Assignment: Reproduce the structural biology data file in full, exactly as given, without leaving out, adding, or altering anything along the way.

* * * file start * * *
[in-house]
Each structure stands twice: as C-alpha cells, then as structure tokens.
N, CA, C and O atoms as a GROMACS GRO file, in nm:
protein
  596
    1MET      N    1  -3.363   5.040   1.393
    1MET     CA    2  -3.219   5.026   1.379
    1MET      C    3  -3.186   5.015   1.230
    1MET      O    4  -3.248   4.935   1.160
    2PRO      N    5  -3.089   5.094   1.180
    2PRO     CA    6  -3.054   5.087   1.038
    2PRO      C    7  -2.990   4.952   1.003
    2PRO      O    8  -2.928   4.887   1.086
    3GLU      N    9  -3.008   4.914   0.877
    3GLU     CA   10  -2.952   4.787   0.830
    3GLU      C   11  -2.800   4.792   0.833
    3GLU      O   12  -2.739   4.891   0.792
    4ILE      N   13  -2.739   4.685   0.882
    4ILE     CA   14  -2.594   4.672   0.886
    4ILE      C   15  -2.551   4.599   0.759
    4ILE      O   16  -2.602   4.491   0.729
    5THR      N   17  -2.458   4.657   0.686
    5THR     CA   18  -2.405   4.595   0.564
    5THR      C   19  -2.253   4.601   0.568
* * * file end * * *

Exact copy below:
[in-house]
Each structure stands twice: as C-alpha cells, then as structure tokens.
N, CA, C and O atoms as a GROMACS GRO file, in nm:
protein
  596
    1MET      N    1  -3.363   5.040   1.393
    1MET     CA    2  -3.219   5.026   1.379
    1MET      C    3  -3.186   5.015   1.230
    1MET      O    4  -3.248   4.935   1.160
    2PRO      N    5  -3.089   5.094   1.180
    2PRO     CA    6  -3.054   5.087   1.038
    2PRO      C    7  -2.990   4.952   1.003
    2PRO      O    8  -2.928   4.887   1.086
    3GLU      N    9  -3.008   4.914   0.877
    3GLU     CA   10  -2.952   4.787   0.830
    3GLU      C   11  -2.800   4.792   0.833
    3GLU      O   12  -2.739   4.891   0.792
    4ILE      N   13  -2.739   4.685   0.882
    4ILE     CA   14  -2.594   4.672   0.886
    4ILE      C   15  -2.551   4.599   0.759
    4ILE      O   16  -2.602   4.491   0.729
    5THR      N   17  -2.458   4.657   0.686
    5THR     CA   18  -2.405   4.595   0.564
    5THR      C   19  -2.253   4.601   0.568